Writing sketches: things to consider while drafting

Sorry about the lack of posting action – not been getting much sleep! Or free time not used for writing sketched. However I have been thinking hard about writing sketches and trying to make them as good as I possibly can. I always have certain ideas/ways of working that I keep in my head but I thought it would be useful to dump them down here.

Thanks to the various Kirrin Island writers who have chipped in and generally taught me a lot about writing funny.

Now this is assuming you already have a killer premise… what do you think about when writing/reviewing your sketch?

These aren’t meant to be rules. Just things you should think about. Not all will apply or help for any given sketch. So don’t waste time dreaming up counter-examples. There will be loads!

Here are some of the things I try to consider,  feel free to add your own in the comments.

  1. Is the situation/location set up at the start (ideally in the first couple of lines)? Even in a pull-back and reveal I think you often need some context to make the reveal work and not seem like it is cheating.
  2. Is the premise set up at the start (ideally in the first couple of lines)?
  3. For Newsjack – have you written a Justin Intro? You should. Don’t use the sketch premise as the joke in the Intro – it gives the game away and blurs the sketch.
  4. Where there are characters, do they have clear objectives/motives/positions?
  5. Where the comedy comes from character, are the characters in conflict, ie do they have clashing objectives/positions? Not always necessary but the staple “sane man/mad man” set up exists for a reason!
  6. Has something changed or developed by the end of the sketch?
  7. Can you make things happen in the present/shown in the sketch rather than just talked about?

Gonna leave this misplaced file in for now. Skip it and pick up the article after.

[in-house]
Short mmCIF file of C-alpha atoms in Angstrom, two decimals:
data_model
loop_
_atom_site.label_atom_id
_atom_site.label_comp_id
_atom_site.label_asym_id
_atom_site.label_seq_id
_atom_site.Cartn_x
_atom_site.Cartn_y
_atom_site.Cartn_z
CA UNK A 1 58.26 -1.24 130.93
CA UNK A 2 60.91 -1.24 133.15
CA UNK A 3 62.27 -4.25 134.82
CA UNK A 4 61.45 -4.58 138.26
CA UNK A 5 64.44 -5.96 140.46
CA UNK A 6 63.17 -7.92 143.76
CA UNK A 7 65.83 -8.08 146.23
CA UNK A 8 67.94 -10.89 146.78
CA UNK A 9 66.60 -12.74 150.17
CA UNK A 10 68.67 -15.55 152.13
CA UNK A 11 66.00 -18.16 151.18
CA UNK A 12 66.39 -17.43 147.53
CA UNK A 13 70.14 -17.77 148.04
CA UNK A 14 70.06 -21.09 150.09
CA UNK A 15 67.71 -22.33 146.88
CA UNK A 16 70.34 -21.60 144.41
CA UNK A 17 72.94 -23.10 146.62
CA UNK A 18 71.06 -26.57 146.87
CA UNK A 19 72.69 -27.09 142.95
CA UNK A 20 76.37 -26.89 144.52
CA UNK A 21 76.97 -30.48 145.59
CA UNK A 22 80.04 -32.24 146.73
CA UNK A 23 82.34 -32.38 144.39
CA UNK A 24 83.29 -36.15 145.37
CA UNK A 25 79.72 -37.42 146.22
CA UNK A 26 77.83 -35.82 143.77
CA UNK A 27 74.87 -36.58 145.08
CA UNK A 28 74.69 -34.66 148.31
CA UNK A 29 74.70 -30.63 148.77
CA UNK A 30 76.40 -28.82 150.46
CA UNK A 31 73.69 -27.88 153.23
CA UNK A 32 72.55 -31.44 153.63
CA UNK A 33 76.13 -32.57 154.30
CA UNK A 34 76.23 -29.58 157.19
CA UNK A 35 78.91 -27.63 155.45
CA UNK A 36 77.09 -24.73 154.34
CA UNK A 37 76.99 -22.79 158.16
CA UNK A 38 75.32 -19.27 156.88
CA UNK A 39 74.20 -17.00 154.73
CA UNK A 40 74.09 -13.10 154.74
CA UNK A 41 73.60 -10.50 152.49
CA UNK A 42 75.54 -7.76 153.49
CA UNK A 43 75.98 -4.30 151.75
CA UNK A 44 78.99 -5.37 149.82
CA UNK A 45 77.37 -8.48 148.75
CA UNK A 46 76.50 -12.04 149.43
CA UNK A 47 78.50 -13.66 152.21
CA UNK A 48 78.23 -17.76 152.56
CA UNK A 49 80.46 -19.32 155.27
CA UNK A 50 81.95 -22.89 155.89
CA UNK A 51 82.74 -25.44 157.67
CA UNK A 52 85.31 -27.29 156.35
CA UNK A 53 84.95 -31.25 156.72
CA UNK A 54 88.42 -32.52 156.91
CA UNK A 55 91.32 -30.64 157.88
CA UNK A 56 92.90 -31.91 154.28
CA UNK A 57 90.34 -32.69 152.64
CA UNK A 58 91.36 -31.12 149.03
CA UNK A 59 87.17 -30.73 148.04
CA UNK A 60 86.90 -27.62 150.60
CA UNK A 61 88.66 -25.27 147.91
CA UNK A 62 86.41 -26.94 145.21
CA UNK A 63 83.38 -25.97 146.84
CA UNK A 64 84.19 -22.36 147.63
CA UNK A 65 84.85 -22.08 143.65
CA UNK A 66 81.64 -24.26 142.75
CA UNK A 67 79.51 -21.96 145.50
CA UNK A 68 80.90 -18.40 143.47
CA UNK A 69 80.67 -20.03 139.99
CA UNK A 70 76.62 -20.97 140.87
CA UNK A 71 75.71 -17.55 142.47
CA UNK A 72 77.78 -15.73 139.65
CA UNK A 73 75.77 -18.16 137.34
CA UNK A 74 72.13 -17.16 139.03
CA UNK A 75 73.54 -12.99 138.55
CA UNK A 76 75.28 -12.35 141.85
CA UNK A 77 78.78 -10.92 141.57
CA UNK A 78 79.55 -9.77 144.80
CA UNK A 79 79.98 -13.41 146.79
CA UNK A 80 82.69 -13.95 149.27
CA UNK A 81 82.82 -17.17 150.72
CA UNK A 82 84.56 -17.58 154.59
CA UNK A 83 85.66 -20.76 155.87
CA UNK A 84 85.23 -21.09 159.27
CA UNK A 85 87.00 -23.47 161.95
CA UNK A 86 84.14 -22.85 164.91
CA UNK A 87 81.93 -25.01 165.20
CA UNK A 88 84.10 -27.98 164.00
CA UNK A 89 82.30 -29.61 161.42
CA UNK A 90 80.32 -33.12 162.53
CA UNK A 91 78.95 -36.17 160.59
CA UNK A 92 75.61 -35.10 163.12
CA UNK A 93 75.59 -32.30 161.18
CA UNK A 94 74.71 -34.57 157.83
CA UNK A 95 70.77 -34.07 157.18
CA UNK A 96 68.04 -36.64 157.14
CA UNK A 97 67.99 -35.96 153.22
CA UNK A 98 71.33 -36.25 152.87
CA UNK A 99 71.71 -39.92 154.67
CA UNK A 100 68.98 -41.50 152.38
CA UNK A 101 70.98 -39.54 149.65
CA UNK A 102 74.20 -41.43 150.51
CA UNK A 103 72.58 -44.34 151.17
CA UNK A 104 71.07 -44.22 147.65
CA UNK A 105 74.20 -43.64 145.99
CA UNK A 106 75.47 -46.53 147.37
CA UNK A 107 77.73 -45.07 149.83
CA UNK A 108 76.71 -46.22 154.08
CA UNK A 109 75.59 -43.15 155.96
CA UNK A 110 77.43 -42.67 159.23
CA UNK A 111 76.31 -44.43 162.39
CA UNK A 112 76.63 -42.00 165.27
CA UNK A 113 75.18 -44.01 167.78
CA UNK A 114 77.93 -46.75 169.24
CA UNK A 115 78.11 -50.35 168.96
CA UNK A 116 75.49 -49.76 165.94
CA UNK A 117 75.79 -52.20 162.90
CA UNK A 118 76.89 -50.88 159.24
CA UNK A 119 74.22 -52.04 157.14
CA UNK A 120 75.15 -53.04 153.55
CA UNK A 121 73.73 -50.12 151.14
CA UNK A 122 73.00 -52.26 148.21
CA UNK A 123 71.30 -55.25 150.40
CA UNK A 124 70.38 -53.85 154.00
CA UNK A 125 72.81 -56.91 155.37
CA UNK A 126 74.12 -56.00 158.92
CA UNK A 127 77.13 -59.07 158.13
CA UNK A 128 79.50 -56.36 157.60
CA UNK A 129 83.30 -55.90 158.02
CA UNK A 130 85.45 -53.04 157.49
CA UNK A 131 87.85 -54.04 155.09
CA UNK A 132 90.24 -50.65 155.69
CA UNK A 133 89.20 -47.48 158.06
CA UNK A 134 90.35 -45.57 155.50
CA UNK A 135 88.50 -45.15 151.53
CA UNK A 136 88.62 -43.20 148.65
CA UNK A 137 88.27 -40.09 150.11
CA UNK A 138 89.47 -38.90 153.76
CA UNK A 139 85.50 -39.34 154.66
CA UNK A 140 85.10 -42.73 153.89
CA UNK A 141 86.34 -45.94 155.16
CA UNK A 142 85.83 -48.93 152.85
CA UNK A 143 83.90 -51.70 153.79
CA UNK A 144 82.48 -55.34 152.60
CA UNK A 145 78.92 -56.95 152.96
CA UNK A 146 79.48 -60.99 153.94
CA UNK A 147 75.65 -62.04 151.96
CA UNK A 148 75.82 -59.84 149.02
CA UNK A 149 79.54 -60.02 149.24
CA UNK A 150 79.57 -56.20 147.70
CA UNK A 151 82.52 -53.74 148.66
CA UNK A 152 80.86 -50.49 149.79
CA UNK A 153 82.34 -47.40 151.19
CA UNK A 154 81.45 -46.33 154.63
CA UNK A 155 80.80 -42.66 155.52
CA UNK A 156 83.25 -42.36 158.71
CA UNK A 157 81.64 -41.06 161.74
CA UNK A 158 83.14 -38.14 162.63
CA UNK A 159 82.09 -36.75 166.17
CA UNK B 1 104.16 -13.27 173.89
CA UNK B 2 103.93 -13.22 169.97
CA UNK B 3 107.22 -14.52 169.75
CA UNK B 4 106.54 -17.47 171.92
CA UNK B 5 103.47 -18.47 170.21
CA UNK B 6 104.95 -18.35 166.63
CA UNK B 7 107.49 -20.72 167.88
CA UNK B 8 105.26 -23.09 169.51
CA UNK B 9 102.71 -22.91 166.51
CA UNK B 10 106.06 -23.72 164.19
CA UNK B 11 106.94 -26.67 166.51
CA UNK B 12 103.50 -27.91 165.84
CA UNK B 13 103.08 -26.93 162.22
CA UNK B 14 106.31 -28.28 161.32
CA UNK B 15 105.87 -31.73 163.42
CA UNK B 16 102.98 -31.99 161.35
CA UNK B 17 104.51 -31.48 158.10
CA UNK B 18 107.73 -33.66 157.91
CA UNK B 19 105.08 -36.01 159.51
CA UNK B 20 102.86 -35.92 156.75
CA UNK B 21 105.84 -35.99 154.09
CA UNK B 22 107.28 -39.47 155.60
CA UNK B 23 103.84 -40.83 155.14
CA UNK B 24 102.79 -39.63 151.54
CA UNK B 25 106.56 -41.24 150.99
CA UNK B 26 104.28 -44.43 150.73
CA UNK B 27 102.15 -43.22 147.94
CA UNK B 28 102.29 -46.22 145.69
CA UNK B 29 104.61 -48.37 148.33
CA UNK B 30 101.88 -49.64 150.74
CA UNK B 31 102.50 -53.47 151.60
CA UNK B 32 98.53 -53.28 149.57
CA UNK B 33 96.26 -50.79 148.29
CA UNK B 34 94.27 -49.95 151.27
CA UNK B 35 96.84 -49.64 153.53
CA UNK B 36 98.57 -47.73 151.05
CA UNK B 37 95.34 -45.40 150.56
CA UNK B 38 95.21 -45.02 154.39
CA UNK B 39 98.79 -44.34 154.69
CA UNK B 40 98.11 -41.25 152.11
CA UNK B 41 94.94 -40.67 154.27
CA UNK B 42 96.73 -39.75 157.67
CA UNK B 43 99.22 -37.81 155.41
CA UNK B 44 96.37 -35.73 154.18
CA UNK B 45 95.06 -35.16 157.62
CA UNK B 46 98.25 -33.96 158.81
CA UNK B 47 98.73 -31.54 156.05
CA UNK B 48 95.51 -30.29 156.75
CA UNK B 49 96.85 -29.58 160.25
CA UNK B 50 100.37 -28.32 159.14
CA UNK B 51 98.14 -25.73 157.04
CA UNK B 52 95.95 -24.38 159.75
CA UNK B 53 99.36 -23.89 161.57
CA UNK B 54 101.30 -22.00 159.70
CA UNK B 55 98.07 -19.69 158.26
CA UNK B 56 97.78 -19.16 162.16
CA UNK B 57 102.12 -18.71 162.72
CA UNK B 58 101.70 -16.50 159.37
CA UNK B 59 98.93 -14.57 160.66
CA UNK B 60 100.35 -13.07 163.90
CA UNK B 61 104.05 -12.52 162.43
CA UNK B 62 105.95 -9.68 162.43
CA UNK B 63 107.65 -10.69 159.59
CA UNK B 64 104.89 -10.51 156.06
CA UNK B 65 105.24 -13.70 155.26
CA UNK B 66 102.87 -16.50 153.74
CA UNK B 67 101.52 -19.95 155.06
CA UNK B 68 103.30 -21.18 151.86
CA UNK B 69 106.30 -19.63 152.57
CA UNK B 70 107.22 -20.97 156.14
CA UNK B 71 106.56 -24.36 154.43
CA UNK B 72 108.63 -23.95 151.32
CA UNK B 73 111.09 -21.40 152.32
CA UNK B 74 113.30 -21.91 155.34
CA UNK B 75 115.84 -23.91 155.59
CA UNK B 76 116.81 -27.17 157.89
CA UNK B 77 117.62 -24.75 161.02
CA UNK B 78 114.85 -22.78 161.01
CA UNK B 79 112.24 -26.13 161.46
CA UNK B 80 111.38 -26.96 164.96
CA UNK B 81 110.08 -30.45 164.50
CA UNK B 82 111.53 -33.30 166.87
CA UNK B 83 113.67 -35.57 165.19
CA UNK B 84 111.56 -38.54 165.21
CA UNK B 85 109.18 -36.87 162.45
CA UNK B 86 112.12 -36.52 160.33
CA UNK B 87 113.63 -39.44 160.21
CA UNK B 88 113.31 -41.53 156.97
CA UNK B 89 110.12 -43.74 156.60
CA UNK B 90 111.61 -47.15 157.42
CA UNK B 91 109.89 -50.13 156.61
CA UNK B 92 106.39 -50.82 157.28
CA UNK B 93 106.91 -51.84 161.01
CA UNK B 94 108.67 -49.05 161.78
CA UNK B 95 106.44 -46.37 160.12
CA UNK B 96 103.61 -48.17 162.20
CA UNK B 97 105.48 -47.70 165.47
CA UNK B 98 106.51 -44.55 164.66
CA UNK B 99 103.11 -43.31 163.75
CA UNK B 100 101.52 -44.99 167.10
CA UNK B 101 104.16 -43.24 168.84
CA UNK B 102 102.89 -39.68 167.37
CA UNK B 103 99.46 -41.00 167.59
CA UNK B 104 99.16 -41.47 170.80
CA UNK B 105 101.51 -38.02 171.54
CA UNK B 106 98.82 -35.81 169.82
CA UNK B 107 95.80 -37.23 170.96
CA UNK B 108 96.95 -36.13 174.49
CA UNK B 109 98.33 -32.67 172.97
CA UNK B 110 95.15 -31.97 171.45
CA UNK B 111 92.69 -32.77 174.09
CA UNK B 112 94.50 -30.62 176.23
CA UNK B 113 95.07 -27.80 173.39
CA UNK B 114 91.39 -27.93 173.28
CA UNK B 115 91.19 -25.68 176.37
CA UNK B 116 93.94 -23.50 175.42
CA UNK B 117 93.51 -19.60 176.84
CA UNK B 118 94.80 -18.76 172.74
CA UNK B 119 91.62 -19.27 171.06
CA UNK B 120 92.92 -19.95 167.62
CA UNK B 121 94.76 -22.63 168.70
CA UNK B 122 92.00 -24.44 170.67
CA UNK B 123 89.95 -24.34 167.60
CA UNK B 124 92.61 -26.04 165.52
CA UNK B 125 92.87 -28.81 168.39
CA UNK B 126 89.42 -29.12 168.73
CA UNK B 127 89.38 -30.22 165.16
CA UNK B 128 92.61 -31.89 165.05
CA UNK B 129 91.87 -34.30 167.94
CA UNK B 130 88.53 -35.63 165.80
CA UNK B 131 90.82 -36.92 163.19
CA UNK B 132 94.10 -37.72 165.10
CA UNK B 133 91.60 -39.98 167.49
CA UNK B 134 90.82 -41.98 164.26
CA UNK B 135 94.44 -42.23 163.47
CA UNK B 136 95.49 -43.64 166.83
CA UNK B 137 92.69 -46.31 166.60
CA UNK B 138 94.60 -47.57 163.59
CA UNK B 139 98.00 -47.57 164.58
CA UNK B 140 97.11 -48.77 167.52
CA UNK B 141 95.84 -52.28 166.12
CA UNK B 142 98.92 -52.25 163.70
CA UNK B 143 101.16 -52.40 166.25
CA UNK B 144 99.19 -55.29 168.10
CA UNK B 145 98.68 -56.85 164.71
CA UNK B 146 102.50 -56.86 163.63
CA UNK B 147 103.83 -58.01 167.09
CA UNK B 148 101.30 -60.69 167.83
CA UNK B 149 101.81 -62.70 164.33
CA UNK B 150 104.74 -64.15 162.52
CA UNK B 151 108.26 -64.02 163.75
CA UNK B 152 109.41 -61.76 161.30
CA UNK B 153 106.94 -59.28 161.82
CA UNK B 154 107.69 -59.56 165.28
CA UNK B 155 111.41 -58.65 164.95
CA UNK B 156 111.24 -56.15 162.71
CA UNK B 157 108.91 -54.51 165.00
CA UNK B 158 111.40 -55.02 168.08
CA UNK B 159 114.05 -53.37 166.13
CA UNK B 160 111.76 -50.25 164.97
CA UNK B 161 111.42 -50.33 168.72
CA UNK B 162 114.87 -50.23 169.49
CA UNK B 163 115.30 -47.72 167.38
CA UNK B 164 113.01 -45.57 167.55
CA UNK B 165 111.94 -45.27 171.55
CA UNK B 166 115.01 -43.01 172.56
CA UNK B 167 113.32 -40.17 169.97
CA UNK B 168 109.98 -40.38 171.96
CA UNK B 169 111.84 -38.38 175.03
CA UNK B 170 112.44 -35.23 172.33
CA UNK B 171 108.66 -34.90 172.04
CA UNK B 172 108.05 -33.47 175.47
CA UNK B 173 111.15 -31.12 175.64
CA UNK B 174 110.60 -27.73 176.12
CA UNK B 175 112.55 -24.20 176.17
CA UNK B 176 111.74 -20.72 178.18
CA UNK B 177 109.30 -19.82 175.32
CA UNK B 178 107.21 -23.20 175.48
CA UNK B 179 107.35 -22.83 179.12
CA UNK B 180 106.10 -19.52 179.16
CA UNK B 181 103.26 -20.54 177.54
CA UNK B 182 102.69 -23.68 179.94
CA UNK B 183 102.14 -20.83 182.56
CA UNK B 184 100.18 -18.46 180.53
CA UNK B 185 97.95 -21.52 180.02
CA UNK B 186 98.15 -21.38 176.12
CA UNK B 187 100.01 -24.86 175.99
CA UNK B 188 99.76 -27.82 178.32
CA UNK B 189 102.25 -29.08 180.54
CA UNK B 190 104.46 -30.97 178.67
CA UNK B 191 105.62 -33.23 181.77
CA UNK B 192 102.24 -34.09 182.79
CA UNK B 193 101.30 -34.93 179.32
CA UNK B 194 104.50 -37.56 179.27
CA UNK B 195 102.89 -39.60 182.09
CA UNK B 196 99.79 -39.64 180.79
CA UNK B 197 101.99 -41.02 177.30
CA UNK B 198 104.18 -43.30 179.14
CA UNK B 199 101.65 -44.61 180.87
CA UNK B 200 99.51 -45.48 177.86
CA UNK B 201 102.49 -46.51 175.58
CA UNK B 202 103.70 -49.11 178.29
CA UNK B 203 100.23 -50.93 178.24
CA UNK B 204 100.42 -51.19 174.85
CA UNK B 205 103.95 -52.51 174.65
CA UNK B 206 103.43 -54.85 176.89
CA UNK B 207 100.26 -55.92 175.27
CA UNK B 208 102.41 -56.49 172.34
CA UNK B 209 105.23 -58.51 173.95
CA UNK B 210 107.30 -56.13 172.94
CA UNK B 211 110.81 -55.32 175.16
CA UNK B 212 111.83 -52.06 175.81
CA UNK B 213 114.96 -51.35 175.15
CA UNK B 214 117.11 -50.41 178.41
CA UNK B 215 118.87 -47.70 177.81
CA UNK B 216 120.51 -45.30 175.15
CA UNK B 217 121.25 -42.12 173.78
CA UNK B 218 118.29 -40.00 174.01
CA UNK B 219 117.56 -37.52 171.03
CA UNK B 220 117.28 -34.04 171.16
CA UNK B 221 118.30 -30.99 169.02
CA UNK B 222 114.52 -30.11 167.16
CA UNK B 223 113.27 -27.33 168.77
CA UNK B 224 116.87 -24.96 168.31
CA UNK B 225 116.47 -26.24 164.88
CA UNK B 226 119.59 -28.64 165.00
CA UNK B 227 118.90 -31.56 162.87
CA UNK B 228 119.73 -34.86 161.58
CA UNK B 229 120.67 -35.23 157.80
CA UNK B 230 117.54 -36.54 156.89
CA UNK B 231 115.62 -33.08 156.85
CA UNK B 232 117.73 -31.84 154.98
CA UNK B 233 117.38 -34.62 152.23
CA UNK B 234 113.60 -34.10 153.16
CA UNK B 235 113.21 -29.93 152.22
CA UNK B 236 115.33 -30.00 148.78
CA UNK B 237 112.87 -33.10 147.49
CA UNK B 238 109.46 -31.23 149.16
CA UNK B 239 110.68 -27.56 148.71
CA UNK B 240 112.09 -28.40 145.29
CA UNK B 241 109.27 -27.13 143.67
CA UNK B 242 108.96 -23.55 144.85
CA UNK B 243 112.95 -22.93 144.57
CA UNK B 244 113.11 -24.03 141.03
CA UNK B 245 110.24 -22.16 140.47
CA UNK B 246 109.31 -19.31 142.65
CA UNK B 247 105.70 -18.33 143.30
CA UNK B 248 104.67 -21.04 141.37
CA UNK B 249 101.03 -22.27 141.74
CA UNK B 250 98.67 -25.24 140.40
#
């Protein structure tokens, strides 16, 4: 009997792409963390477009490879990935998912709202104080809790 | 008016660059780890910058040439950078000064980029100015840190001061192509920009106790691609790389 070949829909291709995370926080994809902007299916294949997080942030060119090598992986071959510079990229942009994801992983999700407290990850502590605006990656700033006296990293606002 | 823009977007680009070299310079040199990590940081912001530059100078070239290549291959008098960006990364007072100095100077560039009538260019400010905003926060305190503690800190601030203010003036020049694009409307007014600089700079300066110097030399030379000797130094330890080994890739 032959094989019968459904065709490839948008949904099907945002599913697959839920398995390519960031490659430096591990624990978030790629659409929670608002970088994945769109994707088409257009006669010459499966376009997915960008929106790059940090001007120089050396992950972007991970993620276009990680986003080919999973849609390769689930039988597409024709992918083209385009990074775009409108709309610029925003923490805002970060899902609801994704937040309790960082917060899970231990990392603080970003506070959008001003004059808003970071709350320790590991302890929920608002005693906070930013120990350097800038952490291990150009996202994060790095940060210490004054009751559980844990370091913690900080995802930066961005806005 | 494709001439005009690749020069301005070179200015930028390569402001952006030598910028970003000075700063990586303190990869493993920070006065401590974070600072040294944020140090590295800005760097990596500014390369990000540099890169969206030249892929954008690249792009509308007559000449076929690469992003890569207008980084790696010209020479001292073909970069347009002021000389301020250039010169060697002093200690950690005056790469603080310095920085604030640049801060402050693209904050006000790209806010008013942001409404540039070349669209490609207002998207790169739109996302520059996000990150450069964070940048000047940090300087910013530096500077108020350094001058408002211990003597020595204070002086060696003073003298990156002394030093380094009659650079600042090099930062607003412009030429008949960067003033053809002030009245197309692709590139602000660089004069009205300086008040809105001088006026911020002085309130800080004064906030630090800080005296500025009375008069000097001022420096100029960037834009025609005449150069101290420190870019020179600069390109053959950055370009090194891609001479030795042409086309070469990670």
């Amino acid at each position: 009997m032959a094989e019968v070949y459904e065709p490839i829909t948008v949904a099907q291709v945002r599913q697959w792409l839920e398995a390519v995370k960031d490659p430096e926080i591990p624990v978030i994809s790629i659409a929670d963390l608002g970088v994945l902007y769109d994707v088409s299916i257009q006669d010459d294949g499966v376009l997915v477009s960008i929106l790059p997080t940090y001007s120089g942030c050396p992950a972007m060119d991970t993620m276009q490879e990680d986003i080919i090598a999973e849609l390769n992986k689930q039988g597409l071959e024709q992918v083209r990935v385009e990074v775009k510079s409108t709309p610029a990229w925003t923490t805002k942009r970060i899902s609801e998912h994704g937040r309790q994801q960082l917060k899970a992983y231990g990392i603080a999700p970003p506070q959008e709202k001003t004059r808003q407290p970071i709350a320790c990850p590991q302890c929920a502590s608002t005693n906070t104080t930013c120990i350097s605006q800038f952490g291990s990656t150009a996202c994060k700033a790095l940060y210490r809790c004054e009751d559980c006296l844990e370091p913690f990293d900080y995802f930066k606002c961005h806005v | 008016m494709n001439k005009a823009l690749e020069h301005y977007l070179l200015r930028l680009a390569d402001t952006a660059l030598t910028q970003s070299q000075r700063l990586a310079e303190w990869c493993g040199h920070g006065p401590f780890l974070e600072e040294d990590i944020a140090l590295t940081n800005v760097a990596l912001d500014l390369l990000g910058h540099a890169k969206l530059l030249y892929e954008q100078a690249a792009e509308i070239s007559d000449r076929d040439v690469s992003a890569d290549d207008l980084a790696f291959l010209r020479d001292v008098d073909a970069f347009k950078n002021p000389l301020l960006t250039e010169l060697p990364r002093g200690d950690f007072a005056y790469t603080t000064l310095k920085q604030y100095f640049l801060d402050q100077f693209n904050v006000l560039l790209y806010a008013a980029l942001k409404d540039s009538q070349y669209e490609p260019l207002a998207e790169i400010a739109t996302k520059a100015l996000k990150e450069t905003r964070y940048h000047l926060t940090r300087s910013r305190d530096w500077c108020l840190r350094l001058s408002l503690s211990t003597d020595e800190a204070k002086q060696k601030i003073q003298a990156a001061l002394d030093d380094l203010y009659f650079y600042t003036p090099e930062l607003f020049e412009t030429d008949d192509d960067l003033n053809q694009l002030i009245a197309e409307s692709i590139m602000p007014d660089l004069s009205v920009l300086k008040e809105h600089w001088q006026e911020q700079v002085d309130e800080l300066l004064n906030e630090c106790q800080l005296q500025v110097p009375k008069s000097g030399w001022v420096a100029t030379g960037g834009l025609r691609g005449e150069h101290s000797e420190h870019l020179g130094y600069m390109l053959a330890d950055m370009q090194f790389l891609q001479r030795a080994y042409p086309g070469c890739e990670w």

8. Do the characters each have an identifiable style/voice?
  9. Do the characters lend themselves to funny performances?
  10. For NJ or any specific market where you know the performers – do the characters lend themselves to these performers? Are you using as many of the cast as you can?
  11. Are all the funny lines you have thrown in relevant to the premise?
  12. Does any escalation flow naturally and stem from the one premise?
  13. Does it escalate? Or is it just repeating?
  14. Is it too long or too short?  Too long is more likely… Remember diminishing returns… But if something really really works, milk it.
  15. Are there the minimum number of words needed between laughs? Remember “needed” can include rhythm as well as sense.
  16. Are there 3-4 laughs per page? (OK sometimes tension/drama will do instead, particularly if it is resolved with a BIG laugh, but you should only do this deliberately, not waffle on for pages and pages.)
  17. Can you include any callbacks/running gags?
  18. Did you put in a clever joke that doesn’t really help the sketch move along? Cut it.
  19. Does the ending relate back to the premise/start, whether by contradiction, logical conclusion or call back? We can’t all end sketches by having Terry Gilliam come on in a suit of armour and hitting someone over the head with a rubber chicken. No. We can’t.
  20. Check again – did you get distracted and start writing a different sketch half way through? If so, put it in a different sketch.
  21. Don’t fall asleep with your pen on your face.
  22. For some reason babies want to eat computers.

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